Elizabeth Grant, Stanford (Second Chair: Meredith Fenyo, Coach: Jack Seigenthaler):
Is there a tab summary without Elizabeth Grant’s name on it? The Stanford star is undoubtedly one of the first names to come to mind when reflecting on the constellation of personalities that have dominated AMTA these past few years. With her ability to take control of a room and entrance a jury with her composed yet emotive style, Grant owns the courtroom from the very first moment she steps into the well. That dominance carries over into cross examination, where her strong witness control and phenomenal presence make her a tough performer to outshine. Her speech and presentation are clear cut, picture-perfect, and she possesses the ability to be responsive without losing that polish when it comes to objections. There are very few attorneys here who will be able to match Grant on the more technical aspects of trial advocacy. But while Grant has proved herself to be the best opener in the field, it has been a while since she has closed—an area we expect she’ll be brushing up on while preparing. One thing to watch for will be a performance quirk of Grant’s that she’s featured her entire career: mock voice. Grant, like many mock trial attorneys—especially those that competed in California high school mock trial—adopts a speaking style where she overemphasizes certain syllables, deploys a deliberately slow cadence, and adds a certain amount of formality to her speech pattern. This could be Grant’s Achilles’ heel if she happens to go up against opponents who opt for a more casual tone. But let’s be honest, if Grant’s mock voice was going to be a problem for her, she probably wouldn’t be walking into TBC 2022 with by far the highest attorney award count in the field. And, after all, it is what the California judges seem to prefer. Grant has chosen one of the strongest sophomores in the country, Meredith Fenyo, as second chair. Fenyo has been on Stanford A since she arrived, and is now the President of the program. Although Fenyo has yet to receive an award at the Regional, ORCS, or National level, this year is shaping up to be Fenyo’s year as a potential closer, with veteran members of the program graduating. With ample experience at Gladiator (finishing as a semifinalist in 2020), Fenyo will surely be of assistance in drafting quality one-on-one material and honing in Grant’s performance. Grant and Fenyo won’t be doing it alone: the two will be coached by two-time TBC competitor Jack Seigenthaler. Seigenthaler is one of the most decorated alumni of Stanford Mock Trial, with 2 All-National Attorney Awards, 2 All-American Awards, and an impressive 3rd place finish at the inaugural Trial by Combat in 2018. With this tournament as Grant’s final shot to win a major trophy, and her first in-person TBC, the rest of the field should quake in fear of what Grant will bring to the courtroom.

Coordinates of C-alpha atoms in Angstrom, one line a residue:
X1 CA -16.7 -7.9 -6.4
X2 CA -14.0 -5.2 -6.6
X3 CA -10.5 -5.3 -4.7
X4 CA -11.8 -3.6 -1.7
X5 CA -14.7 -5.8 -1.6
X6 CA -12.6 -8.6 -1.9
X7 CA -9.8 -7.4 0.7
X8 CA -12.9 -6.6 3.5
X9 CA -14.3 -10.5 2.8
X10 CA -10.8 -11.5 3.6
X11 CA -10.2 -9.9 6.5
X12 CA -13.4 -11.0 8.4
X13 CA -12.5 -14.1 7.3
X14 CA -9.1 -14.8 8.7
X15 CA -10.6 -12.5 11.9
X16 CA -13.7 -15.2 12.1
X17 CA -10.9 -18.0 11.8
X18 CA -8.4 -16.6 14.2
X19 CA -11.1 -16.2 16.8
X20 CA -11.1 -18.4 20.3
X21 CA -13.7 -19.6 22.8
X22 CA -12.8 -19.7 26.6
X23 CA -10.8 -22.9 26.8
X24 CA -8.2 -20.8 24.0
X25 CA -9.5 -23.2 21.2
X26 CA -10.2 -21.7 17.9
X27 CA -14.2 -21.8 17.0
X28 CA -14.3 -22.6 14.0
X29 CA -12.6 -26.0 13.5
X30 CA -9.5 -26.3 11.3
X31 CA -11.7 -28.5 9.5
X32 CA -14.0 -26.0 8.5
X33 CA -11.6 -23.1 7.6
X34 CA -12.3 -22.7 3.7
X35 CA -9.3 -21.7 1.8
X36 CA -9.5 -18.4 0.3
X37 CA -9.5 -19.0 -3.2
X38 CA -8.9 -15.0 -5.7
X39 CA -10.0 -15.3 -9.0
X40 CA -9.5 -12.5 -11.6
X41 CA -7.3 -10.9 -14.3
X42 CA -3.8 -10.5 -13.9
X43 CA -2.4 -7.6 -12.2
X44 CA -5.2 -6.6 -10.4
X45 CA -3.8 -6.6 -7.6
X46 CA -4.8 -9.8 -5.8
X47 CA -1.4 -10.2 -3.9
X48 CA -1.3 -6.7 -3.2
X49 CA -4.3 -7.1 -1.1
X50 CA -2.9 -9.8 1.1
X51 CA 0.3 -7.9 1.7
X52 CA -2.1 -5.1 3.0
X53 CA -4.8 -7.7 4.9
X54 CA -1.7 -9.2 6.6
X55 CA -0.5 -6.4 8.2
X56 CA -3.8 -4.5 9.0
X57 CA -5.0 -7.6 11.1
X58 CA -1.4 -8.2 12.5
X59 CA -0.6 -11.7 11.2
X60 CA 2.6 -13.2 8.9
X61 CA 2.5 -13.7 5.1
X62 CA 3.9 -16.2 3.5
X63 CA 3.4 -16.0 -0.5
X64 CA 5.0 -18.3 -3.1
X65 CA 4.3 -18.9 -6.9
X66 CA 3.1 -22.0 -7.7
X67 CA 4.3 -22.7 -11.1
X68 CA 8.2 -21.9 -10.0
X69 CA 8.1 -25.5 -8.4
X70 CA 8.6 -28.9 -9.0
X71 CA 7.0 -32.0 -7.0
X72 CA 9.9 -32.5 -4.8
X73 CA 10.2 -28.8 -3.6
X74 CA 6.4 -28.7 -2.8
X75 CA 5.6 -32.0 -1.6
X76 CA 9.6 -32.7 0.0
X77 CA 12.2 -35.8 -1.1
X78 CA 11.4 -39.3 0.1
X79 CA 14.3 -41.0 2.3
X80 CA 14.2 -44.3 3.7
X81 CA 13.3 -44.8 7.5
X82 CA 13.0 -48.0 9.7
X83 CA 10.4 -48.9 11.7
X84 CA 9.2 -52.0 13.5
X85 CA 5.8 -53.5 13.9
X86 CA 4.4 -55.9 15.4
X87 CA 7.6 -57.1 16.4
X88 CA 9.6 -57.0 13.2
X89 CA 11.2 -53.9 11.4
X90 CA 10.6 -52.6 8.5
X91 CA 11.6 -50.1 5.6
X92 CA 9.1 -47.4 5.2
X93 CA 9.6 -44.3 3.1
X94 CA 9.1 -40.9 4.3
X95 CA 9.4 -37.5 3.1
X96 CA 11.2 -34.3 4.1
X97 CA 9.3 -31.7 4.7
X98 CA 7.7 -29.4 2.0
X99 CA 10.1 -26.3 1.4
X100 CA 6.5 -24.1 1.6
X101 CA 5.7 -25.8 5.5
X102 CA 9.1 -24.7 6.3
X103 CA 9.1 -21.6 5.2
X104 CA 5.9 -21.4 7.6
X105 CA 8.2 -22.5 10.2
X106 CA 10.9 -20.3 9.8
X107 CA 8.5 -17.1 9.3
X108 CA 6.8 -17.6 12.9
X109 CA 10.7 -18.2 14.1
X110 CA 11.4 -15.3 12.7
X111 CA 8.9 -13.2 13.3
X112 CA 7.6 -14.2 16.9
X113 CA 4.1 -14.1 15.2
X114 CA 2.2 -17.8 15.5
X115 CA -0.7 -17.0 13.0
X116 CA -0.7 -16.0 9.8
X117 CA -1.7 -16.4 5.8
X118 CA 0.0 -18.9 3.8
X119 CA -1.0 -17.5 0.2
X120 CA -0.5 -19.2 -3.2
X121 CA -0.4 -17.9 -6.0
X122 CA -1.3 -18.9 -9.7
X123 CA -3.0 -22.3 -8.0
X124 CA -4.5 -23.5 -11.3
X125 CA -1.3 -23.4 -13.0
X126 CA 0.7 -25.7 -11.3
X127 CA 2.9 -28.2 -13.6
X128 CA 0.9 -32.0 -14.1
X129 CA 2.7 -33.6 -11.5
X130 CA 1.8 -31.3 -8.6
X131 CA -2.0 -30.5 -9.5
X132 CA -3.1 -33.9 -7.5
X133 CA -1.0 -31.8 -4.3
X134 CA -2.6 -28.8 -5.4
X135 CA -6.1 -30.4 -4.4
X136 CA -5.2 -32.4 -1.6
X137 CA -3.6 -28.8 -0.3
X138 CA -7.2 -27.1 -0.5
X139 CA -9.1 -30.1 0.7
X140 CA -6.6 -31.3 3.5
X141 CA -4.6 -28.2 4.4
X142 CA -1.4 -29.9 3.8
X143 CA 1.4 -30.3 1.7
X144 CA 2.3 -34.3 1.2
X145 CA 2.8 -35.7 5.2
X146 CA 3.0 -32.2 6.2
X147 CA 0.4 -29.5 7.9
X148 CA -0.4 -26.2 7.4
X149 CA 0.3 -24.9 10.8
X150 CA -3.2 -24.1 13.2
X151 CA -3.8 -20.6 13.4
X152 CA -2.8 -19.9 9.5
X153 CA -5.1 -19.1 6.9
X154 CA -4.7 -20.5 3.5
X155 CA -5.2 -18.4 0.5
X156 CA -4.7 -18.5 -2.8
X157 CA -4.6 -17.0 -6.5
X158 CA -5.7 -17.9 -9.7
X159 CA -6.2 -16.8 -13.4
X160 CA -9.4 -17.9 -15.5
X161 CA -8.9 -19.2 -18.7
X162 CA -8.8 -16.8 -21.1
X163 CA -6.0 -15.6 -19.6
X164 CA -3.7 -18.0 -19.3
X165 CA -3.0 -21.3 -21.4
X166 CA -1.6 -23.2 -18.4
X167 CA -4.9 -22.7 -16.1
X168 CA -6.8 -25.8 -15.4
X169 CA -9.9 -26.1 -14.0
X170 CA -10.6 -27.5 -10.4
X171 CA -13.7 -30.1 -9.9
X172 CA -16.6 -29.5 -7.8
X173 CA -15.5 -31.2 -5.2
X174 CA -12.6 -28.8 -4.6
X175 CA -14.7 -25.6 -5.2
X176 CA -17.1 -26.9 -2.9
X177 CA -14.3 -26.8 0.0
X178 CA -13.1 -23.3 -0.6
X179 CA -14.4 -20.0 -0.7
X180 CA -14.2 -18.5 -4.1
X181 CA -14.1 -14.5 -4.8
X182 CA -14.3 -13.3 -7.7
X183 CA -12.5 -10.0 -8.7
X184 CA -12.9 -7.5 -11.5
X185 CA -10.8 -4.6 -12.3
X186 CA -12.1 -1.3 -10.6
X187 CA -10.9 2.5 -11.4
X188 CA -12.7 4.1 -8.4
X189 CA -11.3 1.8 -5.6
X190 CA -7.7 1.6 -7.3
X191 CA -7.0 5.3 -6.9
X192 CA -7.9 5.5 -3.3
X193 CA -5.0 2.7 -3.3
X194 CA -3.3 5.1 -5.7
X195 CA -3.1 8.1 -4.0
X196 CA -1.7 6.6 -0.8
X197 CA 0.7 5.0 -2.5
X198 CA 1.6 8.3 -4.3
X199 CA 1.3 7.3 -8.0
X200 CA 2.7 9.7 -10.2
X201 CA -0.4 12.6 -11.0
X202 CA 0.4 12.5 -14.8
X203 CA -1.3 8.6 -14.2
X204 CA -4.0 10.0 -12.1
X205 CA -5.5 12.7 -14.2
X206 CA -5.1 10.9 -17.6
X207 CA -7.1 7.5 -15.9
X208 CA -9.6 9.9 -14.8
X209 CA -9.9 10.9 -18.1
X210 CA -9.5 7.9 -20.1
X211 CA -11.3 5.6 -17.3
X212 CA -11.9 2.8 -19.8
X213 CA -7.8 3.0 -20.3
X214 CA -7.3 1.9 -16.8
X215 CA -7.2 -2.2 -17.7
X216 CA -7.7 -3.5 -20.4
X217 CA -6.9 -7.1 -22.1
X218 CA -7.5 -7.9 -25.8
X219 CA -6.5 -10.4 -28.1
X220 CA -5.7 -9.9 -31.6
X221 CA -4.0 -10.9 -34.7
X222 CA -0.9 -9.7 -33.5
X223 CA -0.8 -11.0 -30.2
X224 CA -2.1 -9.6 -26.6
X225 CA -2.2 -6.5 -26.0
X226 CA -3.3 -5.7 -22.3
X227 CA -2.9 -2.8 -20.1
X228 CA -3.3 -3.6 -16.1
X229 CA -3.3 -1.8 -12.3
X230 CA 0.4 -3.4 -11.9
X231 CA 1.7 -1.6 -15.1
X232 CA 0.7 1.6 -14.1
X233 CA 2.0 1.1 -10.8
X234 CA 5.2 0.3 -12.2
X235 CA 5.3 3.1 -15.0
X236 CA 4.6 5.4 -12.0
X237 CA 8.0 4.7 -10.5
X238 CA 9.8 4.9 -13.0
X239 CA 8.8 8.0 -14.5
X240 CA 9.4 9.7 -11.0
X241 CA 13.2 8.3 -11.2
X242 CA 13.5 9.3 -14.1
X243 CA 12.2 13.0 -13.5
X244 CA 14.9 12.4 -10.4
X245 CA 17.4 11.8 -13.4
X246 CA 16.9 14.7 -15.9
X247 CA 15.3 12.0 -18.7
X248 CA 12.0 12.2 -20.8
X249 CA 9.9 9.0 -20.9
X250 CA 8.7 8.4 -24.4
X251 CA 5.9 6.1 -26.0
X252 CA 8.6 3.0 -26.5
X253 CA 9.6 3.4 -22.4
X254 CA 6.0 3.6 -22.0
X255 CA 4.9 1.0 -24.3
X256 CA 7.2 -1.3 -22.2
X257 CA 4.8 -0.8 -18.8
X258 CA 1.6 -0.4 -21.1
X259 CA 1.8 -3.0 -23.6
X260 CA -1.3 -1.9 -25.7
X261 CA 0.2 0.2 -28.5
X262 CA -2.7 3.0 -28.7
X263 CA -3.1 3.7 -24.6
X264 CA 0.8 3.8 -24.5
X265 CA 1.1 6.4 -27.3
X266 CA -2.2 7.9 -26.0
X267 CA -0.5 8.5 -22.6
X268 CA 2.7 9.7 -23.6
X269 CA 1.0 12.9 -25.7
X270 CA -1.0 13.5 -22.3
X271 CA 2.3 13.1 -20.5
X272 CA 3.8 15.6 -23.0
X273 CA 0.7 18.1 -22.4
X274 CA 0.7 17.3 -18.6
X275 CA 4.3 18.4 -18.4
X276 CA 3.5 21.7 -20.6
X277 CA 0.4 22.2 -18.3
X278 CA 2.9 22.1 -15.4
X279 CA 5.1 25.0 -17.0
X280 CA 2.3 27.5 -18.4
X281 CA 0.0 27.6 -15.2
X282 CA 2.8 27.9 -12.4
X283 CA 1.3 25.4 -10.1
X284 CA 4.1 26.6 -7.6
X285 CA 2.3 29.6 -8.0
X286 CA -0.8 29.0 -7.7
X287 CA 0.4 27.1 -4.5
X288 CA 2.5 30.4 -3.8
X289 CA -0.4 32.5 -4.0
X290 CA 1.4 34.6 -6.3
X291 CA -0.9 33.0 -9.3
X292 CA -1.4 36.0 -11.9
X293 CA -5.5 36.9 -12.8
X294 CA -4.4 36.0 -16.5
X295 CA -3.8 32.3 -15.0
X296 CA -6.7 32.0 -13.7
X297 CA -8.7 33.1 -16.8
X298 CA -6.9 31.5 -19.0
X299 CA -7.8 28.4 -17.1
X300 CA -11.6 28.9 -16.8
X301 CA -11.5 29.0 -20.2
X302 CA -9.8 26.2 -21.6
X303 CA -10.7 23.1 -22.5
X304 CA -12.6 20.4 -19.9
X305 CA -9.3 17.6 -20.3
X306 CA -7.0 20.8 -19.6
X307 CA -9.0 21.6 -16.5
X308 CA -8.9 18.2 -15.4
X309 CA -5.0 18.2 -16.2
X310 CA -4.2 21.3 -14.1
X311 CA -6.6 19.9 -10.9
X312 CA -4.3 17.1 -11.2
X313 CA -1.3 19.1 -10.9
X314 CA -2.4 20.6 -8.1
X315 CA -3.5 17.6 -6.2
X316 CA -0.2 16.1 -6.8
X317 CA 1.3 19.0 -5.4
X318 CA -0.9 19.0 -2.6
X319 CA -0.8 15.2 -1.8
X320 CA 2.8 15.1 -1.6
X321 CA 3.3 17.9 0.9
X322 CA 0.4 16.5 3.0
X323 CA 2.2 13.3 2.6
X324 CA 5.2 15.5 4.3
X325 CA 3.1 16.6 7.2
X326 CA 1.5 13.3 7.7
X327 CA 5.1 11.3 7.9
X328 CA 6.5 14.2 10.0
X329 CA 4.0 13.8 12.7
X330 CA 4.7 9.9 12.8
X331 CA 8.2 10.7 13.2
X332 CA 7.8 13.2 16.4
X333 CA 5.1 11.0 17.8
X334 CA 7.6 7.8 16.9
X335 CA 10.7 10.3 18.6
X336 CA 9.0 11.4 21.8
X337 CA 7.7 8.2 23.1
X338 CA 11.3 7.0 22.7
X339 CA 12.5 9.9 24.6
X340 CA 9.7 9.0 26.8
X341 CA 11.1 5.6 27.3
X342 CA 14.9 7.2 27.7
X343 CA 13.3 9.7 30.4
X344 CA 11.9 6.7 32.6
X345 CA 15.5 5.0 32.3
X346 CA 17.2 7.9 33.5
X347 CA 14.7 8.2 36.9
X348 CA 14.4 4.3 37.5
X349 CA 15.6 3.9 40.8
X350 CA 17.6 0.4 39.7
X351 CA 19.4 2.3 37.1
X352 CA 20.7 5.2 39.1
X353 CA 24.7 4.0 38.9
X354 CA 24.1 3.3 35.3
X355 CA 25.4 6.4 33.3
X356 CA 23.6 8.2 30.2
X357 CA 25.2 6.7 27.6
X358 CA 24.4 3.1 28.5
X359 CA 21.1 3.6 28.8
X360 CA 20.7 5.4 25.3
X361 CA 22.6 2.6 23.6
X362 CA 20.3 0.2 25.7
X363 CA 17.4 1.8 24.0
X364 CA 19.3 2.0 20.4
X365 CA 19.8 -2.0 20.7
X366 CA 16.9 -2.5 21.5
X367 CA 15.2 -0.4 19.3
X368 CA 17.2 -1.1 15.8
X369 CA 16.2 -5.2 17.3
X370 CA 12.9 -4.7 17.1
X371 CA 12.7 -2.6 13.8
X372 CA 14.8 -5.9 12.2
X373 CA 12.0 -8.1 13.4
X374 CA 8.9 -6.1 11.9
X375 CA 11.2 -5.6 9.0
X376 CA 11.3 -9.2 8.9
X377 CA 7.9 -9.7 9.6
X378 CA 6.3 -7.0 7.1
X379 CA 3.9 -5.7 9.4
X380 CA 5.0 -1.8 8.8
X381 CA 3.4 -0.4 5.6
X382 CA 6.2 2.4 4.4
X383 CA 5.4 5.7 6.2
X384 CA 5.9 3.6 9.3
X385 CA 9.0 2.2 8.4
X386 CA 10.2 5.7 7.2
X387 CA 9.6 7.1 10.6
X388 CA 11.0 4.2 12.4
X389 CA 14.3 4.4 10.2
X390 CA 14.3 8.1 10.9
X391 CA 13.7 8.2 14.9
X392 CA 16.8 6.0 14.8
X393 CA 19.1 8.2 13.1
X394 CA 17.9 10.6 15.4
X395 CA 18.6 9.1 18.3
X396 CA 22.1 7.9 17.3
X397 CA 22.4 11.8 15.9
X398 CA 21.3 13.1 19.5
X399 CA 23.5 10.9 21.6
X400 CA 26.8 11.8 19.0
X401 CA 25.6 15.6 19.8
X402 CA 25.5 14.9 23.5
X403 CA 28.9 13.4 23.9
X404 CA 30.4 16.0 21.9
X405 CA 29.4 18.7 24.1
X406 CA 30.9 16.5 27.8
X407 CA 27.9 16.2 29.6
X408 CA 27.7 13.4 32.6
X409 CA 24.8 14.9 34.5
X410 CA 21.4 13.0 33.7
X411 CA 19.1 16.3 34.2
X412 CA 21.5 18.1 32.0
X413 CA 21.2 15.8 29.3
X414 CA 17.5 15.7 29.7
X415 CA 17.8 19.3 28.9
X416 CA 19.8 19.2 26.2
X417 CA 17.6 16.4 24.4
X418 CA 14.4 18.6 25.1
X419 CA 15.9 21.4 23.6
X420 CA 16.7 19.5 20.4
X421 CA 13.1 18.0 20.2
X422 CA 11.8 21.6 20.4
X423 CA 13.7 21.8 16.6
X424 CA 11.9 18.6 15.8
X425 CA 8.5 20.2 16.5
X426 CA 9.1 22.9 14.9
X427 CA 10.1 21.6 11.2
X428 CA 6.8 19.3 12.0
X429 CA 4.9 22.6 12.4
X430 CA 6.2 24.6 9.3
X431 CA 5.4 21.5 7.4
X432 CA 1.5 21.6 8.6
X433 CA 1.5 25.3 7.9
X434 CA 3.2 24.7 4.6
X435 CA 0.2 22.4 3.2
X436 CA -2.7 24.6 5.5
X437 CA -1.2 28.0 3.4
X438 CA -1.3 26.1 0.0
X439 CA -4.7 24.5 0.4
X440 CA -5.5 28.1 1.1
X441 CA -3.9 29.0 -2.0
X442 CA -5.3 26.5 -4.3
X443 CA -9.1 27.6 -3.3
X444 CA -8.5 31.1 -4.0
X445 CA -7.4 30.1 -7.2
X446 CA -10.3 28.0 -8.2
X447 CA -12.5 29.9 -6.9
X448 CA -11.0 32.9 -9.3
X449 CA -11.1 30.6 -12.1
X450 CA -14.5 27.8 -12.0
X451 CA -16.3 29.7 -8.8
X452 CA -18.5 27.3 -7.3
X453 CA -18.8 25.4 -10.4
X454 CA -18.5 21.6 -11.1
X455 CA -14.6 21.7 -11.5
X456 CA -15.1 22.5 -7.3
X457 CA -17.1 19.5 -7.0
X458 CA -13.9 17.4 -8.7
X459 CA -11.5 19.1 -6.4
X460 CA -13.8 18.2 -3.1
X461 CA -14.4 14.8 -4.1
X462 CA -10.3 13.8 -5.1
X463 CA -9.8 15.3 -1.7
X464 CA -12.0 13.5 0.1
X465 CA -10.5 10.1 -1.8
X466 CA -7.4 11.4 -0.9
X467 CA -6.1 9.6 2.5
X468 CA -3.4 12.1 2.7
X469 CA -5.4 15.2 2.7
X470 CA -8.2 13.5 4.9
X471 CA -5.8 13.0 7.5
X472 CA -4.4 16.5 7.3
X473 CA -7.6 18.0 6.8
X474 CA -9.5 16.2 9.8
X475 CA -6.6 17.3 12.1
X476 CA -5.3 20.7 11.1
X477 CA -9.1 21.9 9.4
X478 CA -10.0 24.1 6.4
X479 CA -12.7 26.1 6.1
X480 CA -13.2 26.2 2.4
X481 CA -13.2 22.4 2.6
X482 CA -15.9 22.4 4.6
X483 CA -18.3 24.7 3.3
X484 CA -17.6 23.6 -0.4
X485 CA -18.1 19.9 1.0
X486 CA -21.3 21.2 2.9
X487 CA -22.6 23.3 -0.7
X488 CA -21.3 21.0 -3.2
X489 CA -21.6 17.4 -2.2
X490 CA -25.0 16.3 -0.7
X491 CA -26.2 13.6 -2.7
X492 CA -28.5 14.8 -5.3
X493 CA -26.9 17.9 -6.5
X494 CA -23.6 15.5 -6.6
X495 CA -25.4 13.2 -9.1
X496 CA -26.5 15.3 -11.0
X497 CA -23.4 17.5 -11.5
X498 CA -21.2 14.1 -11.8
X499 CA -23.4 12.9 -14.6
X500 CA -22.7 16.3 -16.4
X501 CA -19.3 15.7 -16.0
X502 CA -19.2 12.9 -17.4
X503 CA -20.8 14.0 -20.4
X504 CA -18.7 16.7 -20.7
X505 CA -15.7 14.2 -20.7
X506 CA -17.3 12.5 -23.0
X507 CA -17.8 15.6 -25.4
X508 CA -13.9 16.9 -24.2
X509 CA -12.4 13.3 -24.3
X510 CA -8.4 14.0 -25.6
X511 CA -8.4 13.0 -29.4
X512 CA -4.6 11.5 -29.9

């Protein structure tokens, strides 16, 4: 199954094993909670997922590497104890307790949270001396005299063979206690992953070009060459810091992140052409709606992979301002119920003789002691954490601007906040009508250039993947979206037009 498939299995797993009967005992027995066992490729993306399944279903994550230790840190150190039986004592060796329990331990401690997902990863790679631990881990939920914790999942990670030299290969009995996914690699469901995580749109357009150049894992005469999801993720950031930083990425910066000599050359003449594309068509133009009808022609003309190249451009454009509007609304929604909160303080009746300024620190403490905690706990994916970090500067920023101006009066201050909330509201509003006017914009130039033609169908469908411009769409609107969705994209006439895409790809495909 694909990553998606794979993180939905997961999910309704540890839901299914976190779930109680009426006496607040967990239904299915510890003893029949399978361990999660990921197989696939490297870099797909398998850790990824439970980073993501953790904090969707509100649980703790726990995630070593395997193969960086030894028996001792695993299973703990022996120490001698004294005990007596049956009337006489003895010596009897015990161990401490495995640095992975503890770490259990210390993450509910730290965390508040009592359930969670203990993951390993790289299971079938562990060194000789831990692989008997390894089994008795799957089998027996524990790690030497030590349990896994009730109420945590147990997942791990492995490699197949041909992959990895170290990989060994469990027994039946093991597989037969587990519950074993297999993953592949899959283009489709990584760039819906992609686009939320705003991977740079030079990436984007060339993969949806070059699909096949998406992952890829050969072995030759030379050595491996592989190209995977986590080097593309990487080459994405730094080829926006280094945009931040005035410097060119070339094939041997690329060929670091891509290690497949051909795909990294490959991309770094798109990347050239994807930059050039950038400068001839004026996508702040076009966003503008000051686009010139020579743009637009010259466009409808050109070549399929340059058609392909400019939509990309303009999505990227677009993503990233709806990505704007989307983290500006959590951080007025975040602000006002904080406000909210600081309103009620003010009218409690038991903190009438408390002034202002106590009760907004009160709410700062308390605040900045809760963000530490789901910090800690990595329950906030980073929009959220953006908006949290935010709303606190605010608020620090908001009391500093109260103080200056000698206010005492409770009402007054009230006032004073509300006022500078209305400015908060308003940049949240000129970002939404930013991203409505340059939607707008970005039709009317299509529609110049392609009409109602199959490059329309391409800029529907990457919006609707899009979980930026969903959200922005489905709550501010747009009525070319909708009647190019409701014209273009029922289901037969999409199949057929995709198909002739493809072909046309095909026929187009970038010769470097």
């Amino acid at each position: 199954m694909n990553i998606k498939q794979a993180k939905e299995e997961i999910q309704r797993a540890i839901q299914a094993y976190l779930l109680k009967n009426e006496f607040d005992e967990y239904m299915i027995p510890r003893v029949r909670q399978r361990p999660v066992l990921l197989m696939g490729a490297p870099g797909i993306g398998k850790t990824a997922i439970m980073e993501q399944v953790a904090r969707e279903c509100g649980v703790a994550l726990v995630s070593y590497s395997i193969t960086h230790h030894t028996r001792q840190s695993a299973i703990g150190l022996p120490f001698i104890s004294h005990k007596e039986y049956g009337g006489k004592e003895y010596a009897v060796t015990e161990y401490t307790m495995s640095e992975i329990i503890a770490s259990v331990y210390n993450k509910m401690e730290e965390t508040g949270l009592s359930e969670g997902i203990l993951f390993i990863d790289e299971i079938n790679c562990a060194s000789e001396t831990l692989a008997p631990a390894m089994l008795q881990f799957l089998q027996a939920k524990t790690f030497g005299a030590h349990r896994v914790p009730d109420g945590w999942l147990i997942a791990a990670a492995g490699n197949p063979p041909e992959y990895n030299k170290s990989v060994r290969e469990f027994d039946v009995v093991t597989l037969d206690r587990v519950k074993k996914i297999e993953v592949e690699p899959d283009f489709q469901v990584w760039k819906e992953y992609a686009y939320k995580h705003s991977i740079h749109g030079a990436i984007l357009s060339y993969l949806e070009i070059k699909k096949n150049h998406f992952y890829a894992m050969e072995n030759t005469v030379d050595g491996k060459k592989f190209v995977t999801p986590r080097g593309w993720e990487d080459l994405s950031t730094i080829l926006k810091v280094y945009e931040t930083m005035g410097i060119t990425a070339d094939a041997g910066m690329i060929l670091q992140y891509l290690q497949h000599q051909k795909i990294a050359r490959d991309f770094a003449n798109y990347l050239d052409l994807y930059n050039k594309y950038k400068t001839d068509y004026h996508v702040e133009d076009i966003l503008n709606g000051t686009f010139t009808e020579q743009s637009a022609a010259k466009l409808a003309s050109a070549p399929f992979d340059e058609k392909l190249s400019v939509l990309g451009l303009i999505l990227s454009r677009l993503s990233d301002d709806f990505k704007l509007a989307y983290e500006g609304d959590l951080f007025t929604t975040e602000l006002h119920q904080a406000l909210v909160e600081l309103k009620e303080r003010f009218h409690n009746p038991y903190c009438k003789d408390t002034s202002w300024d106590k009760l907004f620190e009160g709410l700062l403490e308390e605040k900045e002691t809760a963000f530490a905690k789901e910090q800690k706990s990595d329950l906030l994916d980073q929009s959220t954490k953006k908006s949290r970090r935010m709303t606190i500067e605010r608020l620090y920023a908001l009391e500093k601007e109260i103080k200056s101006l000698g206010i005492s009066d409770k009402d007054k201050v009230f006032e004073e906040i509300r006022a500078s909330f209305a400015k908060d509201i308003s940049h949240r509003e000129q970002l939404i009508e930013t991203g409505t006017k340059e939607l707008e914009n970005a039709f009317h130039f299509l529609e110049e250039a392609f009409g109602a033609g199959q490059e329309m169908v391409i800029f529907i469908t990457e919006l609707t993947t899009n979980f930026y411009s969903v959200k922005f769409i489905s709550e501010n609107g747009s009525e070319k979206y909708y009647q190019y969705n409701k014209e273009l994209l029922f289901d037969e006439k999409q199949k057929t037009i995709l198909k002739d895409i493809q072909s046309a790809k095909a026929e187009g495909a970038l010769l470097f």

Travis Harper, Harvard (Second Chair: Stella Asmerom, Coach: Sarah Stebbins):
All hail the king. Travis Harper II, perfect thirty-rank All-American attorney, final round witness, National Champion, will fly into Los Angeles this June as the crowd favorite. In a competition format that places a premium on versatility, Harper is perhaps the field’s most versatile competitor—with an ability to open and close interchangeably and to play any type of witness. In a competition format that requires dynamism, Harper is arguably the field’s most interesting competitor to watch. And in a competition format that demands intelligence and adaptability, Harper’s command of the rules of evidence and his remarkable ability to ignore his script and just vibe is matched by very few others. There’s a reason why Harper was picked last year as one of just three sophomores ever to compete at Trial by Combat, and there’s a reason why he is the only sophomore besides Sydney Gaskins to place in the field. The guy just has remarkably few holes in his game. To the extent he will have a weakness in June, it’ll likely be content. His scripts will be good, but like we mentioned before, Harper does have a tendency to go off-script and riff, and if he slips up and makes a mistake, he could be vulnerable against a polished competitor with more put-together material. But that’s a big if. There are plenty of competitors even in the TBC field who get by on the strength of their presentation and often find themselves on the back foot when things go awry—and Harper isn’t one of them. Harper won’t lose witness rounds. Anyone who hasn’t seen his portrayal of Courtney Rudd in the NCT final round this year should go watch it. He can cry, he can do accents, and he can play experts pretty well, too. Harper will be bringing back the same team that helped him at TBC last year, second chair Stella Asmerom and coach Sarah Stebbins—a group that has 9 All-Americans between them, the most in the field by a mile. Asmerom, a long-time co-captain of Harper’s, is a two-time All-American as of this April, and she and Harper have as much experience working together as any duo listed here. Stebbins is 4-time All-American (one more than Harper, but he does have one year left) with Georgia Tech who now attends UCLA School of Law. She coached Harper in high school and is not affiliated with the Harvard Mock Trial Association. Now, Trial by Combat is as unpredictable as any mock trial competition can be. But we’re sure of one thing: on the morning of Sunday, June 26th, Travis Harper will be at counsel table, dressed in an impeccable suit, staring down his breakfast—the three cans of Red Bull in front of him, ready to lay it all on the line for the chance to lean a gigantic sword against his Richard Calkins trophy.